1 Jan 2011

Letter from the Editor: January/February 2011

States failed to promote Western values when Iraq was hungry for them (when ...

30 Dec 2012

Strange Bedfellows: China’s Middle Eastern Inroads

Who landed the billion-dollar bid for Algeria’s Grand Mosque project? An Algerian firm? A regional firm? No, a state-owned Chinese company. The deal is just one of China’s controversial Mideast ties.
5 Jan 2015

The Big Chill: The Battle for Central Europe

Those who see Vladimir Putin’s expansionism as a regional problem miss the point: the Kremlin’s strategic goal is to degrade transatlantic ties, not just dominate neighboring lands.
1 Sep 2010

An Old, Old Story: Misreading Tet, Again

It seems the only thing the news media do better than misinterpret the Tet Offensive is misapply its lessons to our current wars.
8 Jan 2015

More than Killing Charlie Hebdo

Two Muslim extremists have not only committed grisly murders in Paris but also poisoned the public debate about Islam in France, including among millions of fellow Muslims.
26 Apr 2012

The Next Greece? A Sketch of Spain

Spain’s austerity efforts and fiscal reforms have produced hopeful but inconclusive results. With Europe’s highest rate of unemployment, Spain remains saddled by a staggering deficit, spiking crime, an unsettled population, and increasingly tense regional divides.
29 Dec 2013

The Art of Diplomacy: Exhibitions and National Promotion

Anxious to distract from negative economic news and political unrest, European countries like Spain, Greece, and Italy are making a push for cultural diplomacy in the United States.
31 Dec 2014

Democracy: Four Reasons to Be Optimistic in 2015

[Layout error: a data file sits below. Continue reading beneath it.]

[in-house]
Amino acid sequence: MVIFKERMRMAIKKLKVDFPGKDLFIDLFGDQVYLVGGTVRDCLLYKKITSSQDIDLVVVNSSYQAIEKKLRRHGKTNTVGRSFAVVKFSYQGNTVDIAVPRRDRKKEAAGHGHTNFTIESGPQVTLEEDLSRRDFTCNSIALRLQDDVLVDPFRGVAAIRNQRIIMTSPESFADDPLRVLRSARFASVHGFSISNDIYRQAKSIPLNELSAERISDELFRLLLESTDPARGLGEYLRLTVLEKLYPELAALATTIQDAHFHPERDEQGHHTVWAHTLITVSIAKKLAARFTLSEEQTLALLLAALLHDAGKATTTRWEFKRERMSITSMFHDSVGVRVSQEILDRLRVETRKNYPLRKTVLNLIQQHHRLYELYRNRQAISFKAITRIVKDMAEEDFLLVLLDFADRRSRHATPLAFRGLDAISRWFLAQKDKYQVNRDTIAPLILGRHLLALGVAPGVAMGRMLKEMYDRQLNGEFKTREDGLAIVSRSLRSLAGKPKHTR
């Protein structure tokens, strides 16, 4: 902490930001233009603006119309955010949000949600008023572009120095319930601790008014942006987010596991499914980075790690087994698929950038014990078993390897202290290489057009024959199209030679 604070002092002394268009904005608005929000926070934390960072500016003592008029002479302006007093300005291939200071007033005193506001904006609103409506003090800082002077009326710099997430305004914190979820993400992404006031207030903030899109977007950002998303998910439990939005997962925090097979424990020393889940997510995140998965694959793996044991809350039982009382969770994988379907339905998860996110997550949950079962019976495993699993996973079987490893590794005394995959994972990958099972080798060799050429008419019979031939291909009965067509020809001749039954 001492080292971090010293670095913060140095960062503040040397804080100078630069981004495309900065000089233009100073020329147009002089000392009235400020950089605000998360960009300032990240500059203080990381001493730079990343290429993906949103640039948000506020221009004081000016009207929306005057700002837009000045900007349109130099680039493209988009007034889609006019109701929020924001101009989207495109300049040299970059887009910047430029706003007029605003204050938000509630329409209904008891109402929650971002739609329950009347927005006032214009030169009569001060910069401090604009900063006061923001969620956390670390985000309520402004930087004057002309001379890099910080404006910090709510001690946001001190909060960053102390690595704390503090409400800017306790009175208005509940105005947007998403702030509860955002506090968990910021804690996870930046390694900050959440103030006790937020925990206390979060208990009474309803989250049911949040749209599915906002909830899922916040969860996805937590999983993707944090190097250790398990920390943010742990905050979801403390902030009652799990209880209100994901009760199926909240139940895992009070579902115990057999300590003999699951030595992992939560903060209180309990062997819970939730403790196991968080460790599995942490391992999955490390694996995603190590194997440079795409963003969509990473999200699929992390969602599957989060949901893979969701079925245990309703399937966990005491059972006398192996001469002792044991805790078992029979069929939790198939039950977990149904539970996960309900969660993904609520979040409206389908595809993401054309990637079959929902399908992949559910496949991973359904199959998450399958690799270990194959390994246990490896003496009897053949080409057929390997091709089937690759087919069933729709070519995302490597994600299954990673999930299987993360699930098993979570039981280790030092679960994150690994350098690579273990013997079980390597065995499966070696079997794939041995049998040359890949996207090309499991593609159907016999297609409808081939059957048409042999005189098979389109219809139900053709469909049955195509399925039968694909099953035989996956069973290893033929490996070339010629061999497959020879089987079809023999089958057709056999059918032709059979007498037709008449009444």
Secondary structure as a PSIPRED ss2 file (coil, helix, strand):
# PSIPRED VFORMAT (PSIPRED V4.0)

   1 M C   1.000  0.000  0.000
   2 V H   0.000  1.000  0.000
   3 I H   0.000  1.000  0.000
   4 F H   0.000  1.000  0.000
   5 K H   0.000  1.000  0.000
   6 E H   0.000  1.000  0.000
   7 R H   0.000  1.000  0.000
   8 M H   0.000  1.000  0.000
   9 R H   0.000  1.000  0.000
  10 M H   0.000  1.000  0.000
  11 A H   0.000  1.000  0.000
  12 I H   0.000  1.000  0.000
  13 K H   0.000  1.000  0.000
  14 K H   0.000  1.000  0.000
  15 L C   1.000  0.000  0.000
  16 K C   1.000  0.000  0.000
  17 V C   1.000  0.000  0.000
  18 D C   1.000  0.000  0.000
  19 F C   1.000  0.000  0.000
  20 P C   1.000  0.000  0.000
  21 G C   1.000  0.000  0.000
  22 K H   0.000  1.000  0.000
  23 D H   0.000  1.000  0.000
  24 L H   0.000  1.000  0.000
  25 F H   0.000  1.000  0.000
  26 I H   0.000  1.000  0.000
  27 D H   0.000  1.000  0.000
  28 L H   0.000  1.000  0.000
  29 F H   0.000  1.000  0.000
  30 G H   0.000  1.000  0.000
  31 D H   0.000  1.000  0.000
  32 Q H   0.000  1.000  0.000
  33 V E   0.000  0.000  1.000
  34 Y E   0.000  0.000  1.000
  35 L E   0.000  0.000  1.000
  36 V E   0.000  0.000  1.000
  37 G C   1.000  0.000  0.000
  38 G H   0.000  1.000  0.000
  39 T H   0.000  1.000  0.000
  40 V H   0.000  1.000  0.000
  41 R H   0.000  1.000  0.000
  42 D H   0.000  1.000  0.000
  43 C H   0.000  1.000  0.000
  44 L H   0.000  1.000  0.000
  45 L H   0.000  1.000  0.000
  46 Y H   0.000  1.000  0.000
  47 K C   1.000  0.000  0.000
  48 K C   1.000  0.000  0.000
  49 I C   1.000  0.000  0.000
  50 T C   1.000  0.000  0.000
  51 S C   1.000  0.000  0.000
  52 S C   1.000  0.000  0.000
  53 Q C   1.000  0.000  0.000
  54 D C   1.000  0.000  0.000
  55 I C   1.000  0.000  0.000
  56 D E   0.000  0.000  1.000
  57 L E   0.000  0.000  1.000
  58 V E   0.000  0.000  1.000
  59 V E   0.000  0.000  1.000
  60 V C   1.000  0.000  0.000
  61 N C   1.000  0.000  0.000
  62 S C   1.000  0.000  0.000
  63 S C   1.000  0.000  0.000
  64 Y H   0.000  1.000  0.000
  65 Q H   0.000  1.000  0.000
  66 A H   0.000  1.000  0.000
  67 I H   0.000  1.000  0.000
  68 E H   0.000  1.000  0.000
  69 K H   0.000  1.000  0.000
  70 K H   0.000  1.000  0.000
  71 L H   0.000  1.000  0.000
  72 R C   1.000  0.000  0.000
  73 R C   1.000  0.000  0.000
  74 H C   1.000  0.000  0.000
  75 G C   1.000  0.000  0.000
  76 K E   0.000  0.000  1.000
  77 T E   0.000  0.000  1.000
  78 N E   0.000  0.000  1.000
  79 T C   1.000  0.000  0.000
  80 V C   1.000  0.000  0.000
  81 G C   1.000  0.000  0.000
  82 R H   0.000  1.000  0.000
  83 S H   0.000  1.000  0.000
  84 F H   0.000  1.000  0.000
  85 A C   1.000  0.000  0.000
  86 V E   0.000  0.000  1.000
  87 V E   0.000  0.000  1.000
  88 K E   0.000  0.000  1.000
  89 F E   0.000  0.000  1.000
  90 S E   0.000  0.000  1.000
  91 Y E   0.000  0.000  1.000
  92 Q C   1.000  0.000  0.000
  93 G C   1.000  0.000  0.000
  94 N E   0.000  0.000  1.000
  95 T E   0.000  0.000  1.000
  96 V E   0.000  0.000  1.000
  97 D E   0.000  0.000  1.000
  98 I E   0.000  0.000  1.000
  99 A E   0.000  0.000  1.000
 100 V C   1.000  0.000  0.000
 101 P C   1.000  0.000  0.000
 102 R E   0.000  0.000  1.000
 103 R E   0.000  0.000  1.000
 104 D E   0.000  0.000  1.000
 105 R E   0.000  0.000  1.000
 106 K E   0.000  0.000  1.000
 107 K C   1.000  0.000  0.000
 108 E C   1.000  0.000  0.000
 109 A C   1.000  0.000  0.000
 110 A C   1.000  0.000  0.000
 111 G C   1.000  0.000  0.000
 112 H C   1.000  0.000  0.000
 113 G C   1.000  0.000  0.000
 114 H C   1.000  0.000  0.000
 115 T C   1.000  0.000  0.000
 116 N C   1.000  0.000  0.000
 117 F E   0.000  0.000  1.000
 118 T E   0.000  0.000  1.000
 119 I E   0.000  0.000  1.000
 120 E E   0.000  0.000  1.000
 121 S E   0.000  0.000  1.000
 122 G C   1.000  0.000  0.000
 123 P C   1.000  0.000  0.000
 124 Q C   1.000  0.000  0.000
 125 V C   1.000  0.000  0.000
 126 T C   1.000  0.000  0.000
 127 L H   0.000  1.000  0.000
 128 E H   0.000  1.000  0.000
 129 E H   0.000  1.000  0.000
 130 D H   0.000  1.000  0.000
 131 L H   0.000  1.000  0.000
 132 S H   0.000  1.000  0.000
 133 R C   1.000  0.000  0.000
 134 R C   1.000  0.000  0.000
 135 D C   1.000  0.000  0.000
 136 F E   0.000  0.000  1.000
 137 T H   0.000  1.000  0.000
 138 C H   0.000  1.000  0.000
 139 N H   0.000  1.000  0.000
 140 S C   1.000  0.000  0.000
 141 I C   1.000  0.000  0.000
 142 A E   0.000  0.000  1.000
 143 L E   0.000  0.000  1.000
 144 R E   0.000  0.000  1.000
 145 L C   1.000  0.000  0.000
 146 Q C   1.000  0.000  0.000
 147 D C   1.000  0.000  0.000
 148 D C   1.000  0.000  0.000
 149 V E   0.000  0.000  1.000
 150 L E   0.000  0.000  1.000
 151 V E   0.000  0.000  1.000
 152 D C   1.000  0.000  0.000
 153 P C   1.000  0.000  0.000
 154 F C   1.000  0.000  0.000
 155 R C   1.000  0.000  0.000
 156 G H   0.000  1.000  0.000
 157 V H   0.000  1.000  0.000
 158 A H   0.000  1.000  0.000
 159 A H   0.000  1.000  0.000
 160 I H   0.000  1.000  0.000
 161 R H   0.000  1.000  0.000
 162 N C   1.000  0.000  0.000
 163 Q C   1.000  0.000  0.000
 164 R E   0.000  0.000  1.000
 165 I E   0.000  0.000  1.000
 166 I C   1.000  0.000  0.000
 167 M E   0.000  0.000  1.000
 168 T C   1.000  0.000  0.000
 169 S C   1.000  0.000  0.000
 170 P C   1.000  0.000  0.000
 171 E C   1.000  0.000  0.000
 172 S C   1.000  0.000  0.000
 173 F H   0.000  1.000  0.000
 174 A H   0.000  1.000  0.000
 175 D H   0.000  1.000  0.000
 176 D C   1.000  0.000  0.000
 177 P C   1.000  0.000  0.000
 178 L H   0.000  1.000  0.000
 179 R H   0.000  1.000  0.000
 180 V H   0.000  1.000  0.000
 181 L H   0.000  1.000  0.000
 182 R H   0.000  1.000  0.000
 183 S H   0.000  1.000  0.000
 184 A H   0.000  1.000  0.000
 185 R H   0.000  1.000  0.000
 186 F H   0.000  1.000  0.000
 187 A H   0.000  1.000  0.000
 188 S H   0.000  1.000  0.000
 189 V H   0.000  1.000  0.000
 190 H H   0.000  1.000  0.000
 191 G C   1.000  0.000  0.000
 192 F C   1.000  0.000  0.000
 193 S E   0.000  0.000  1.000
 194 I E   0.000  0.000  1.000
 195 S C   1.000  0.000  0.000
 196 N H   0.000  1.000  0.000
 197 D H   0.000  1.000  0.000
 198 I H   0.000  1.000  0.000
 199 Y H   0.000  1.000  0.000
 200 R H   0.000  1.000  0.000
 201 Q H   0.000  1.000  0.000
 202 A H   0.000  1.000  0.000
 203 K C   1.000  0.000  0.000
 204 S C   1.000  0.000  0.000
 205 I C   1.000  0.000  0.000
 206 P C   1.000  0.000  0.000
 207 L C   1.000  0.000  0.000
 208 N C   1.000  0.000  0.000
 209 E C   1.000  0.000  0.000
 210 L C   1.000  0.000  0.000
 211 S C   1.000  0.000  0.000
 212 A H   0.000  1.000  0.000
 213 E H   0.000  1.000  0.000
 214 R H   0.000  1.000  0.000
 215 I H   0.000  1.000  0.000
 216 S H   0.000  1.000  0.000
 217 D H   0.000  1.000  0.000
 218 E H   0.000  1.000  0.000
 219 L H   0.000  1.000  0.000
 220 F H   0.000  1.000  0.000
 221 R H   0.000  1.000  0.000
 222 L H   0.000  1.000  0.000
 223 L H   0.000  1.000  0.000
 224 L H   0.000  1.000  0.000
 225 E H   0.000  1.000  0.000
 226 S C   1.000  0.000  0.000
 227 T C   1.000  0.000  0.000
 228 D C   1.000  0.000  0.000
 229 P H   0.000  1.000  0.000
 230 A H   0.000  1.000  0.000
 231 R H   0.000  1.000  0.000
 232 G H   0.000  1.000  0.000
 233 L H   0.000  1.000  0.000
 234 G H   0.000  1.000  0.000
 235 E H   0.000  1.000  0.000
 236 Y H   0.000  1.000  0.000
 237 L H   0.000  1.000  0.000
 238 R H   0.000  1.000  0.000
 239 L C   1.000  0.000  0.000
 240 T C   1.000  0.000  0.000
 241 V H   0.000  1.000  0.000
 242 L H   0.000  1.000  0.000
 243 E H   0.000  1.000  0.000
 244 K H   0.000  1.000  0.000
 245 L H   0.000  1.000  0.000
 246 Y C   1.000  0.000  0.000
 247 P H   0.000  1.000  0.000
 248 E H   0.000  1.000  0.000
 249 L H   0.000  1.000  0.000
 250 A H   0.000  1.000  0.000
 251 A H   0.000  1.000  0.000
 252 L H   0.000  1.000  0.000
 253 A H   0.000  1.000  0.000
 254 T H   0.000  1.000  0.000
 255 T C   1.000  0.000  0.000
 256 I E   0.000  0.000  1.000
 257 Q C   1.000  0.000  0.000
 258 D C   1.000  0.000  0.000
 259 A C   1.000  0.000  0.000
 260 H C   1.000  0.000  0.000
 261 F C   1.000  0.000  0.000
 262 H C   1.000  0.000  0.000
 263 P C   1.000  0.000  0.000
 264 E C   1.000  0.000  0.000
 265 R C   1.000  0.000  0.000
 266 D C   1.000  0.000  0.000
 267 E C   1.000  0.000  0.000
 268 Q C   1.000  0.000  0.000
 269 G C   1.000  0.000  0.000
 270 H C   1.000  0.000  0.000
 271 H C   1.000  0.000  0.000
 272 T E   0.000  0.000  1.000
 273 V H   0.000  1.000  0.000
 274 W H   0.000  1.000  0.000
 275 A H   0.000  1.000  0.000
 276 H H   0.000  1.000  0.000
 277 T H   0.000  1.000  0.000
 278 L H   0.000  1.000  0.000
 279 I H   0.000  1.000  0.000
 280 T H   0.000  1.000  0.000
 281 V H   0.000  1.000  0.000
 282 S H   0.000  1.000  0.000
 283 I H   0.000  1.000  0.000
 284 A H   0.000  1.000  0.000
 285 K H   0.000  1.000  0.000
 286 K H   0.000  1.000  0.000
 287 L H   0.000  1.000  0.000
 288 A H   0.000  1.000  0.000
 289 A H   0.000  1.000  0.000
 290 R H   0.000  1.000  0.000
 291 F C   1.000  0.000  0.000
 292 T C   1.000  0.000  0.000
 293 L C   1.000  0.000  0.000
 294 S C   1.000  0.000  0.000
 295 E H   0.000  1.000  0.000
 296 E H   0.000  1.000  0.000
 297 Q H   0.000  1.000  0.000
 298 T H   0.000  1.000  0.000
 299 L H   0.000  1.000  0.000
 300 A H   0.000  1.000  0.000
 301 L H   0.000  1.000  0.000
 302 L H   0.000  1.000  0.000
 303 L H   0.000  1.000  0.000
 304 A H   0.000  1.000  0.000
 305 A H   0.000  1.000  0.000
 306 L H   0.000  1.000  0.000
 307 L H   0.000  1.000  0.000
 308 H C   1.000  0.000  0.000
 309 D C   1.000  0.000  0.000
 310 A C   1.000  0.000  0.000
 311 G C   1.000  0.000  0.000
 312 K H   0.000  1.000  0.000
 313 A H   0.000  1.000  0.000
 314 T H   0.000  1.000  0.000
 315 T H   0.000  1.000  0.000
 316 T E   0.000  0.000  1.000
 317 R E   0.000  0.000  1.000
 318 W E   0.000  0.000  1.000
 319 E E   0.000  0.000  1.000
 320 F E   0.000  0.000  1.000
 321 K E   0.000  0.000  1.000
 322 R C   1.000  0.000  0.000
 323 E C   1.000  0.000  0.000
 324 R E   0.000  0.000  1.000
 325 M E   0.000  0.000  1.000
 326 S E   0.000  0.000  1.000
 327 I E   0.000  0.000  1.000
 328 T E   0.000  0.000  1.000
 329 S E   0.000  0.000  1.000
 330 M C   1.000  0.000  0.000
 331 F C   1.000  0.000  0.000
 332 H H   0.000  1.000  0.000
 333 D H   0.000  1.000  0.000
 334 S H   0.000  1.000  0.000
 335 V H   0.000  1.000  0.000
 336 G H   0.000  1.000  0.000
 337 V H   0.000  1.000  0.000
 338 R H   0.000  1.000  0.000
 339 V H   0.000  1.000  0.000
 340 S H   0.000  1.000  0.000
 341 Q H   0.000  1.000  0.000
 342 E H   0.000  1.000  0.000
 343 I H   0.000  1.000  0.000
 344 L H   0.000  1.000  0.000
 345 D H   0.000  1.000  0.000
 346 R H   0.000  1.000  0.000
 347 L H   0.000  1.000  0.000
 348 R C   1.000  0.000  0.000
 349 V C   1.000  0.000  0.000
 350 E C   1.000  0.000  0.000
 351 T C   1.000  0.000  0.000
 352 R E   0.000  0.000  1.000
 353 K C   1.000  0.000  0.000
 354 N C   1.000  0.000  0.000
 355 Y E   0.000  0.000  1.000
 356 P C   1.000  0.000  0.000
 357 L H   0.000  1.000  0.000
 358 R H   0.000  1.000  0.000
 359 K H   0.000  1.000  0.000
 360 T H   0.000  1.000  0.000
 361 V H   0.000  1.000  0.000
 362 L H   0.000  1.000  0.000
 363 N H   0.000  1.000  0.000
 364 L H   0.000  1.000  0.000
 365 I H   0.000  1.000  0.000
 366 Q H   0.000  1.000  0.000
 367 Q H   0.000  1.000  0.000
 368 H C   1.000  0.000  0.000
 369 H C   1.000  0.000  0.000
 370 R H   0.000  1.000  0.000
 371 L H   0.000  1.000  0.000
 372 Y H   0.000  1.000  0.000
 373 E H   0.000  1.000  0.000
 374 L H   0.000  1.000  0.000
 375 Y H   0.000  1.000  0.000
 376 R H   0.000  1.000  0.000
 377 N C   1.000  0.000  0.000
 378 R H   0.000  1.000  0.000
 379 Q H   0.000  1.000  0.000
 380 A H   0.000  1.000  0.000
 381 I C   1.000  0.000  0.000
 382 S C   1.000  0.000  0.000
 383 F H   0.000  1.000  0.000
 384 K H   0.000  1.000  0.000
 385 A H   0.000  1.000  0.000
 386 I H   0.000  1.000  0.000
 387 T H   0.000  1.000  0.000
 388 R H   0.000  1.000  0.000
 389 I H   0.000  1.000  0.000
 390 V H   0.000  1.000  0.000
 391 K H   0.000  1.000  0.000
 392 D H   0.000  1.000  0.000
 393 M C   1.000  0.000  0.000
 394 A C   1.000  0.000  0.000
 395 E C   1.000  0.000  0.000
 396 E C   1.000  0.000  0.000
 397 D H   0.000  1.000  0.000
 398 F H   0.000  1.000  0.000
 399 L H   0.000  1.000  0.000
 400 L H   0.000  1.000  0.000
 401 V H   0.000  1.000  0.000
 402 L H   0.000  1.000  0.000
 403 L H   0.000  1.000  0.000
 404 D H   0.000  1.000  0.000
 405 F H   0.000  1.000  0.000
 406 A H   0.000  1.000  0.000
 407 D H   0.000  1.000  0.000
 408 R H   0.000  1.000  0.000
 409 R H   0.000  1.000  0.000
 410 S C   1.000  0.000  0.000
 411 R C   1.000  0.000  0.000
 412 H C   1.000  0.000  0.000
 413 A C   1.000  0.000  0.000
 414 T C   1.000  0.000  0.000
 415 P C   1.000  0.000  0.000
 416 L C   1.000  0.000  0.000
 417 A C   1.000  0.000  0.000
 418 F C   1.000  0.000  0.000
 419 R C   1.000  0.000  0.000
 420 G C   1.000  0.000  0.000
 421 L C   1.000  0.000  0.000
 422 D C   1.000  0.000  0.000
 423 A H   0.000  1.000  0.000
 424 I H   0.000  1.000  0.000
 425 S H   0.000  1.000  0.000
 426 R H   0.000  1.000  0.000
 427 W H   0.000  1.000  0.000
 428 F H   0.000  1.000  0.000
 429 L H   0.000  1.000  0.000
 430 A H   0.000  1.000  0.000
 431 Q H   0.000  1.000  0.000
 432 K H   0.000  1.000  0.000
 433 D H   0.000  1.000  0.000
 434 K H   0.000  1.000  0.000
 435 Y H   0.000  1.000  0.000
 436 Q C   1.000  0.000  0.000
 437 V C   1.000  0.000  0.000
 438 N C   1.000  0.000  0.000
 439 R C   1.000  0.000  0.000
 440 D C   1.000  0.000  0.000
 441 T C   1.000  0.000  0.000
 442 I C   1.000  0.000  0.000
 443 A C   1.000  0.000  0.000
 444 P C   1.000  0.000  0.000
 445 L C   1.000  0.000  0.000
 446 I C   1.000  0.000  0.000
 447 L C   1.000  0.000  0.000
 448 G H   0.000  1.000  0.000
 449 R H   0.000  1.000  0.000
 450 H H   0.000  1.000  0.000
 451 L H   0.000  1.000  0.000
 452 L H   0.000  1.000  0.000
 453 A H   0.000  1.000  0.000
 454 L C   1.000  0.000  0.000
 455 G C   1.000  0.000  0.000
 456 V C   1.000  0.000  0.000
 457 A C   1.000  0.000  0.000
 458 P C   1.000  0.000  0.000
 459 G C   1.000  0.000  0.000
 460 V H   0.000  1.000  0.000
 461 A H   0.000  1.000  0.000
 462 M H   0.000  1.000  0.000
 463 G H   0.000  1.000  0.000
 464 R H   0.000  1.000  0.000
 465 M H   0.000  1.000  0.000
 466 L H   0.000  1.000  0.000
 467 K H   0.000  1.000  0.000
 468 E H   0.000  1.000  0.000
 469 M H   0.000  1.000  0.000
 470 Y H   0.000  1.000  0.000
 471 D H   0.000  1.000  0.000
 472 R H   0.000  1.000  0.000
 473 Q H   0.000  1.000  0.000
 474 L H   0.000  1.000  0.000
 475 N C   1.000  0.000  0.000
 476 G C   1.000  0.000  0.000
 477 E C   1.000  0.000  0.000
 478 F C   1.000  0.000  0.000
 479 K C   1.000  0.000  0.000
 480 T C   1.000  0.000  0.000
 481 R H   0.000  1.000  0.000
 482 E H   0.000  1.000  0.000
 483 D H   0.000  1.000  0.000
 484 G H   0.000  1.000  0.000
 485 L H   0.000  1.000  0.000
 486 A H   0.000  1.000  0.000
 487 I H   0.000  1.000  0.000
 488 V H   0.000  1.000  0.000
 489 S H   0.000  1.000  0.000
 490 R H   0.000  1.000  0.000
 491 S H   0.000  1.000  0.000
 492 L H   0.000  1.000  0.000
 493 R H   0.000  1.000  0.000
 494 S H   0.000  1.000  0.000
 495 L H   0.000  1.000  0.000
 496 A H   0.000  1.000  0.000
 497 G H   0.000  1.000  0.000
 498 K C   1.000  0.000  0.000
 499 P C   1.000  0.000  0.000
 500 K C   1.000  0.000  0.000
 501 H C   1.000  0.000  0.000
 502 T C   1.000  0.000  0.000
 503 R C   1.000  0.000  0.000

2014 was a bleak year for the development of democracy around the world, but history has shown we are often blind to the democratic possibilities unfolding amidst the turmoil.
16 Apr 2014

The Once and Future Threat: Al-Qaeda Is Hardly Dead

The Obama administration has made much of the demise of al-Qaeda in recent years, but Osama bin Laden’s network is remarkably resilient—and remains a deadly threat.
21 Jan 2015

A Fight for Democracy: Why Ukraine Matters

The US has a profound stake in Ukraine’s future because its struggle for democracy, independence, and territorial integrity has consequences well beyond its borders.
1 Mar 2009

Drunken Nation: Russia’s Depopulation Bomb

A specter is haunting Russia today. It is not the specter of Communism—that ghost has been chained in the attic of the past—but rather of depopulation.

Case Closed: A Prosecutor Without Borders

Six years after Luis Moreno Ocampo became Prosecutor of the ICC, the priceless human capital invested in his office is draining away.
7 Jun 2013

Is the Sunni Saudi Kingdom Next?

While Syria’s neighbors are nervous about the war spilling into their own countries, Saudi Arabia's leaders fear that the Saudi jihadists now fighting in Syria will bring their training home to overthrow the kingdom.
8 Nov 2011

A Nuclear Iran Could Upend the World